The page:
Will Allowing Banks to Fail Reduce Foreclosure Homes?
Allow banks to fail. That is what Republican Senators Richard Shelby of Alabama and John McCain of Arizona suggested even if it means shareholders will also suffer as a consequence.
Allowing some big troubled banks to close and funneling the relief funds to the housing market will come a long way in helping streamline foreclosure homes.
In an interview on ABC’s program “This Week”, Shelby pointed out that financially distressed banks are already hopeless and should be permitted to rest.
Meanwhile, in an interview on the “Fox News Sunday”, McCain said that major banks should be permitted to close even if it means shareholders will suffer as a consequence.
Some industry experts believed that allowing major banks to fail would divert some of the capital infusion to programs that will help abate the flood of foreclosure homes.
A bank rescue program unveiled by Treasury Secretary Timothy Geithner includes a plan to generate about $1 trillion in new consumer lending and to eliminate up to $1 trillion of banks’ bad assets.
The program also includes housing support and prevention of the spread of foreclosure homes. The federal government will expand efforts to lower mortgage rates to reduce foreclosure homes statistics. It will also commit about $50 billion to prevent foreclosures of middle-class houses still occupied by their owners by reducing payments.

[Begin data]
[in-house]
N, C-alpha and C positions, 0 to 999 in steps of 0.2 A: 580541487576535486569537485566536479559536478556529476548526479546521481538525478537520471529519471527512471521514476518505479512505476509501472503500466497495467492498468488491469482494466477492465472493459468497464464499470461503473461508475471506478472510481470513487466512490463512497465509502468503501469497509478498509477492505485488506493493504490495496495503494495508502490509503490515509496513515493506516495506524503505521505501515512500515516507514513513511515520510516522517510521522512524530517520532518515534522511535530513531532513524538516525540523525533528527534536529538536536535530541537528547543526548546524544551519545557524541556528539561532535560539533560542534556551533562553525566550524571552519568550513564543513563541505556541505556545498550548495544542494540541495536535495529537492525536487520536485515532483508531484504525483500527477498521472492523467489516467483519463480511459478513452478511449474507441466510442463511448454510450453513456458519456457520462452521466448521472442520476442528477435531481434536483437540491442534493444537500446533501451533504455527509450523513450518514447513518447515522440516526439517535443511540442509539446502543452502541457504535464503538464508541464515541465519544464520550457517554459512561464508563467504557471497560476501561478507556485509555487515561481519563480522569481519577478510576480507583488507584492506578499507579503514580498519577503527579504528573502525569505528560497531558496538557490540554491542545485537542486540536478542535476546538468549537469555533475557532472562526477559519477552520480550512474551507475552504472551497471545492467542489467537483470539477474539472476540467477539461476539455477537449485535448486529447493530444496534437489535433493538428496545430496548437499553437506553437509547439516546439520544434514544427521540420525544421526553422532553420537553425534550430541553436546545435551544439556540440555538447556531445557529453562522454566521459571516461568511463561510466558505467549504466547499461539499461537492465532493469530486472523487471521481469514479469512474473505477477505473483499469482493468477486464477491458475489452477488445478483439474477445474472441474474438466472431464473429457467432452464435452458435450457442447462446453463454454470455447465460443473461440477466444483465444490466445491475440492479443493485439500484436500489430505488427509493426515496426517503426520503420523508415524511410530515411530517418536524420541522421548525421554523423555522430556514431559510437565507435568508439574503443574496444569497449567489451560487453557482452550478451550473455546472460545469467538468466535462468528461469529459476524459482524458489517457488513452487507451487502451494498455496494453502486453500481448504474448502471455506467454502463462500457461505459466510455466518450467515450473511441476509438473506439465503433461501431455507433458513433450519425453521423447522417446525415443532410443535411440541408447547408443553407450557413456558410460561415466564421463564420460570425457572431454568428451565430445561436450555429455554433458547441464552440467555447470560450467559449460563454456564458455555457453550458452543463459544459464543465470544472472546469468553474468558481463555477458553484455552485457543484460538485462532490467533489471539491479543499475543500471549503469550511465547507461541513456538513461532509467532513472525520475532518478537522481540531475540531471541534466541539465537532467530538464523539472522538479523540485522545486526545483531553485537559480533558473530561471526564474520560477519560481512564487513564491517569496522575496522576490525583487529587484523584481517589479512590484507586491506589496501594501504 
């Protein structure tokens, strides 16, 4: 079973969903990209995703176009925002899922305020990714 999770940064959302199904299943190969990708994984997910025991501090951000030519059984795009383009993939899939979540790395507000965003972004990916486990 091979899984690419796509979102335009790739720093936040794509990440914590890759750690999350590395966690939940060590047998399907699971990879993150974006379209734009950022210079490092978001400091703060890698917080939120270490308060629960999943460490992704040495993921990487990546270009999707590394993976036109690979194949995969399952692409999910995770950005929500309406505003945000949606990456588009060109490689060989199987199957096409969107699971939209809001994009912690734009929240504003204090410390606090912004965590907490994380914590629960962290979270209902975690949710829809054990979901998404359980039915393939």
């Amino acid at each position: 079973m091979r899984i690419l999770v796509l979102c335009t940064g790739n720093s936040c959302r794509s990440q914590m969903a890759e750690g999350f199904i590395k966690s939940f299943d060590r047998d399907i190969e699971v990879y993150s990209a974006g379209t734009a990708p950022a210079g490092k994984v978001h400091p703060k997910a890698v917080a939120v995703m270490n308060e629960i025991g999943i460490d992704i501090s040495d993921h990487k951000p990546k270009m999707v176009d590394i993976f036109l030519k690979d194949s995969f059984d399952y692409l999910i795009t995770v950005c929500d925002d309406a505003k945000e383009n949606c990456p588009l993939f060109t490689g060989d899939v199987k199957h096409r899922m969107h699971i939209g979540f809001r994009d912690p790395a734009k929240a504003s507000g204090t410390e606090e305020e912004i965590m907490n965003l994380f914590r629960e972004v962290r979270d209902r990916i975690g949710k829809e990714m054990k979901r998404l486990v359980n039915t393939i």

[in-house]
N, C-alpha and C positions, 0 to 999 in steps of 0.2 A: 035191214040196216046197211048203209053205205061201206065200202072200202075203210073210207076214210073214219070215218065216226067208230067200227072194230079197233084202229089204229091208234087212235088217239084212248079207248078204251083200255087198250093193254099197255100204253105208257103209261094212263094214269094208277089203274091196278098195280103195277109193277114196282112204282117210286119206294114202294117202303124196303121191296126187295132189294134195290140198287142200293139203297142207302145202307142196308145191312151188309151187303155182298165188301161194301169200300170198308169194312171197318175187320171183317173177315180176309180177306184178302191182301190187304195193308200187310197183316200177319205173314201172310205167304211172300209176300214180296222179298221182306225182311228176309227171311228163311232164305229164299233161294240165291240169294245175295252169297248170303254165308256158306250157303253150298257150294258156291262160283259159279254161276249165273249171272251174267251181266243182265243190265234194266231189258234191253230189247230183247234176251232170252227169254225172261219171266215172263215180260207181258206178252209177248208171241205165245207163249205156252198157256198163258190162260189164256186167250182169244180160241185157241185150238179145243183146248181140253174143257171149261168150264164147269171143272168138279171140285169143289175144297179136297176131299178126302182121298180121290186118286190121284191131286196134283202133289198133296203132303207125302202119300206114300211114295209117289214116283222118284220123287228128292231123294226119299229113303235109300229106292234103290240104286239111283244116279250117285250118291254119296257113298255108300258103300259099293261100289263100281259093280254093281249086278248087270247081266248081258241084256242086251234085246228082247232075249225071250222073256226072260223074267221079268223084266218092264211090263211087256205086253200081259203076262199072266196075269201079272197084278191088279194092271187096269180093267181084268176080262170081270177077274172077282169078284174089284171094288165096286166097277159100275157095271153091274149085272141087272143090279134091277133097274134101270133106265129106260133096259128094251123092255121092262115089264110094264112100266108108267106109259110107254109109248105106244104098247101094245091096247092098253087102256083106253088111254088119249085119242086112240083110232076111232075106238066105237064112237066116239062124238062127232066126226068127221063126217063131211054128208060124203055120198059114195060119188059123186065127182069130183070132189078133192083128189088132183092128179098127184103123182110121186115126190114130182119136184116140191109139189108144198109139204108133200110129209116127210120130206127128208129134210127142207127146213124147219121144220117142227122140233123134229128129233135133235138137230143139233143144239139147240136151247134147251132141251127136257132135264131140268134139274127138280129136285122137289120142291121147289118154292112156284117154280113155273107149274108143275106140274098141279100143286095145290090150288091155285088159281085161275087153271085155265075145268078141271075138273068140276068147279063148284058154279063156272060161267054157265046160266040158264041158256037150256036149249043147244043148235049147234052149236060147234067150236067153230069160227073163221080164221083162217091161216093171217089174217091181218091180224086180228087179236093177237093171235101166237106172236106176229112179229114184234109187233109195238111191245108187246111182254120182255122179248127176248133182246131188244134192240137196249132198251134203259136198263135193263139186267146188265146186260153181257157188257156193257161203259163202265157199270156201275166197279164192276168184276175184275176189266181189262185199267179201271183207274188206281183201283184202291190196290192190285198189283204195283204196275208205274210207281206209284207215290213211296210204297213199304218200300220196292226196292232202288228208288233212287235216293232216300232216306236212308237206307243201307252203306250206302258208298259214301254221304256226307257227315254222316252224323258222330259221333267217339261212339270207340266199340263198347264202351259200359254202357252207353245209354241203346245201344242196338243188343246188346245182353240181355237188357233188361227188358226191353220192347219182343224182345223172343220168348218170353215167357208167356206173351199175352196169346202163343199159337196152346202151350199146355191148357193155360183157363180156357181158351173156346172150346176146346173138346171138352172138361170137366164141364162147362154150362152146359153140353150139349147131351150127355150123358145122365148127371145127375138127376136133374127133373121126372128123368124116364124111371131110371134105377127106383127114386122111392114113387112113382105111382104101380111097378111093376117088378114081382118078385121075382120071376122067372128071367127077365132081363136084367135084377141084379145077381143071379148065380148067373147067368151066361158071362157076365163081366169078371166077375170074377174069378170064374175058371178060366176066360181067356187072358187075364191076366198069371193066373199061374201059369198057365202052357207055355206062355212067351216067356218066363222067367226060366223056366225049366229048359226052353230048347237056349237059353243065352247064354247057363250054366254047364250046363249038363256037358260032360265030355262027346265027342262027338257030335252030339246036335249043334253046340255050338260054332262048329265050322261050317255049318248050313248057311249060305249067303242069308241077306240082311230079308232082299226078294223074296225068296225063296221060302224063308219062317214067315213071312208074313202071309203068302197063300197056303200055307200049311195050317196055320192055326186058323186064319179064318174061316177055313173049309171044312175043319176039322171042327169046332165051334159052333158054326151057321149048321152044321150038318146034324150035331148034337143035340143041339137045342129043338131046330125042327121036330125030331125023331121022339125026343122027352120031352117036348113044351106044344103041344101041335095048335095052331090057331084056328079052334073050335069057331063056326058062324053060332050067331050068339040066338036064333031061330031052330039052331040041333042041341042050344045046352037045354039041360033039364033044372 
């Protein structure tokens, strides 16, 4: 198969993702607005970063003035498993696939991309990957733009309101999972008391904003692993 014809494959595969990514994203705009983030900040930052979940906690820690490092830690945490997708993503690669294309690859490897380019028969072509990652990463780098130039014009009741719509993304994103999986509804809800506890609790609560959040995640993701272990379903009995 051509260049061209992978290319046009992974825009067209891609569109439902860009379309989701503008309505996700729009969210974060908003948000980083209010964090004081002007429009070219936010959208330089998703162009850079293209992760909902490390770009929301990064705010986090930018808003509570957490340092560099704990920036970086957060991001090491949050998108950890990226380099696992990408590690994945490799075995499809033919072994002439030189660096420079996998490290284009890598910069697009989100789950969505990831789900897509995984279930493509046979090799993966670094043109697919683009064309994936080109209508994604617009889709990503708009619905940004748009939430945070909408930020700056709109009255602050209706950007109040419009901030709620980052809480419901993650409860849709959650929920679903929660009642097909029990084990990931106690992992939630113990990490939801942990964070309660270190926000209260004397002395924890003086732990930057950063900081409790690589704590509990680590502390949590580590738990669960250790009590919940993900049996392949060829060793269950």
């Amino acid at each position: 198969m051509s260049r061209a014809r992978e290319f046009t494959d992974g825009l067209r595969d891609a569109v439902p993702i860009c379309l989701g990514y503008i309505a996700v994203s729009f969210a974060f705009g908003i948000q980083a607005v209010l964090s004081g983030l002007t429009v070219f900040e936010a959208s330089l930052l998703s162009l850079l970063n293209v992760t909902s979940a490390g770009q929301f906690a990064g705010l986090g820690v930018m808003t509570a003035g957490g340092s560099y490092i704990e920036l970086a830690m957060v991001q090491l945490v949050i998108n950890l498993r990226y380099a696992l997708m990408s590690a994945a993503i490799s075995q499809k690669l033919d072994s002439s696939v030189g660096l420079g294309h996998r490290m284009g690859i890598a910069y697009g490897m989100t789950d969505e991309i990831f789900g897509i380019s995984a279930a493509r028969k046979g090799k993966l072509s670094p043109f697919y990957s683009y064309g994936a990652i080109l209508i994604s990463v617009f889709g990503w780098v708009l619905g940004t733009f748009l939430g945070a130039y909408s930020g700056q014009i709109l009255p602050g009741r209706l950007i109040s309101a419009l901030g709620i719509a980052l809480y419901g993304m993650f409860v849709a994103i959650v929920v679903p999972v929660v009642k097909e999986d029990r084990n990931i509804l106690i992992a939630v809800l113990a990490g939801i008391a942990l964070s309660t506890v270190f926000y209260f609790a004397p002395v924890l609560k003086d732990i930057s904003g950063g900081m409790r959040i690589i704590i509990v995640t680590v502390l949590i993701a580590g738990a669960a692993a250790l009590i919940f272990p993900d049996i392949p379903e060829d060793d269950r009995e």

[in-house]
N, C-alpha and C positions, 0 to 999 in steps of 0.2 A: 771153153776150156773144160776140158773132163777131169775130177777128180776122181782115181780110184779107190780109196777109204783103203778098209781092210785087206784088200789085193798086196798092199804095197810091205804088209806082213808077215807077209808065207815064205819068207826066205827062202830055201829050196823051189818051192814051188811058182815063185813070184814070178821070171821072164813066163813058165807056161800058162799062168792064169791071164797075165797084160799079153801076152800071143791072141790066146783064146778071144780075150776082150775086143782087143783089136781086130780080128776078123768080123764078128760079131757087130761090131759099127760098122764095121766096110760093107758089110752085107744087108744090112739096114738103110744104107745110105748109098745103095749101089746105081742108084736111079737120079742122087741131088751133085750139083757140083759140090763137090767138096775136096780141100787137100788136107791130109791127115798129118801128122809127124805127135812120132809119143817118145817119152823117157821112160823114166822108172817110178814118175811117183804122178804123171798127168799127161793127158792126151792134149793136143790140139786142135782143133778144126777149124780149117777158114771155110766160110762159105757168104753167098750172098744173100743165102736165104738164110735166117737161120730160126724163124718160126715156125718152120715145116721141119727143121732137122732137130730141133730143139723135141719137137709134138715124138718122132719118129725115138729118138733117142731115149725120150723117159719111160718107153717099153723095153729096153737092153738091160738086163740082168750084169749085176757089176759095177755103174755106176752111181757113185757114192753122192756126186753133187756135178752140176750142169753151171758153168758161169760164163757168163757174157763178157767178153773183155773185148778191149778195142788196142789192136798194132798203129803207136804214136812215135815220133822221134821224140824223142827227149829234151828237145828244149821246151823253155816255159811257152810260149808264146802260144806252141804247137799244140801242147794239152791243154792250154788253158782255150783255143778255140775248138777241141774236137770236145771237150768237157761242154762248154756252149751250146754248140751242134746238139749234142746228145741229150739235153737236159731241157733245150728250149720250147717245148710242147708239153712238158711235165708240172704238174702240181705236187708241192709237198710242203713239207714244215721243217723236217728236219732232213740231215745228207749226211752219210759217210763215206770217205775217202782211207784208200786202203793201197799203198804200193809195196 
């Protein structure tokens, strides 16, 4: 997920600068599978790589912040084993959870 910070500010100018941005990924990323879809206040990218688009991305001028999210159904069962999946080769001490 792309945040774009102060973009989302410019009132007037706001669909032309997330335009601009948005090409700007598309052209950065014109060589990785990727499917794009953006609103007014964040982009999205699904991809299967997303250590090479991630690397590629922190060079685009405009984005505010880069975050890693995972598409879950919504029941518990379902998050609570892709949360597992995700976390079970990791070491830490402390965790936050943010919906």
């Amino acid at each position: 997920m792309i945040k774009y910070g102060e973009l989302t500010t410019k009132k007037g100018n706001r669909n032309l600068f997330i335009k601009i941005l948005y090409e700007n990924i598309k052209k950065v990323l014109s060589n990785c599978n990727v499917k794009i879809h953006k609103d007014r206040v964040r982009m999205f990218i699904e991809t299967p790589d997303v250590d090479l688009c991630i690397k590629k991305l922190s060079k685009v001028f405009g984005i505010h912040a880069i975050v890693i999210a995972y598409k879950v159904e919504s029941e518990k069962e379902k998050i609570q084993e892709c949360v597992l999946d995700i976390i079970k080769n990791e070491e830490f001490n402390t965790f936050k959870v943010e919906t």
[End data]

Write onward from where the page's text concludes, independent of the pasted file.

Meanwhile, the FDIC issued a directive requiring banks as well as other financial institutions to monitor how the funds from the federal government will help them and distressed homeowners who do not want their properties to be added to the growing list of foreclosure homes.
On the other hand, some industry experts questioned Shelby and McCain’s suggestion to allow banks to live out their existence. They pointed out that the suggestion runs contrary to the goal of the government after it provided almost $90 billion in financial rescue funds and loan guarantees.
Both Shelby and McCain cited as example Bank of America and Citigroup which they claimed have done extensive damage to the country’s economy that they should not be allowed to go on with their current operations.
Shelby explained that closing big banks is one way to send a message to the financial market that it must shape up or ship out. He also hoped that if people will see that aggressive efforts are used to address the financial crisis, it would encourage them to invest in banks again.
By Cassiano Travareli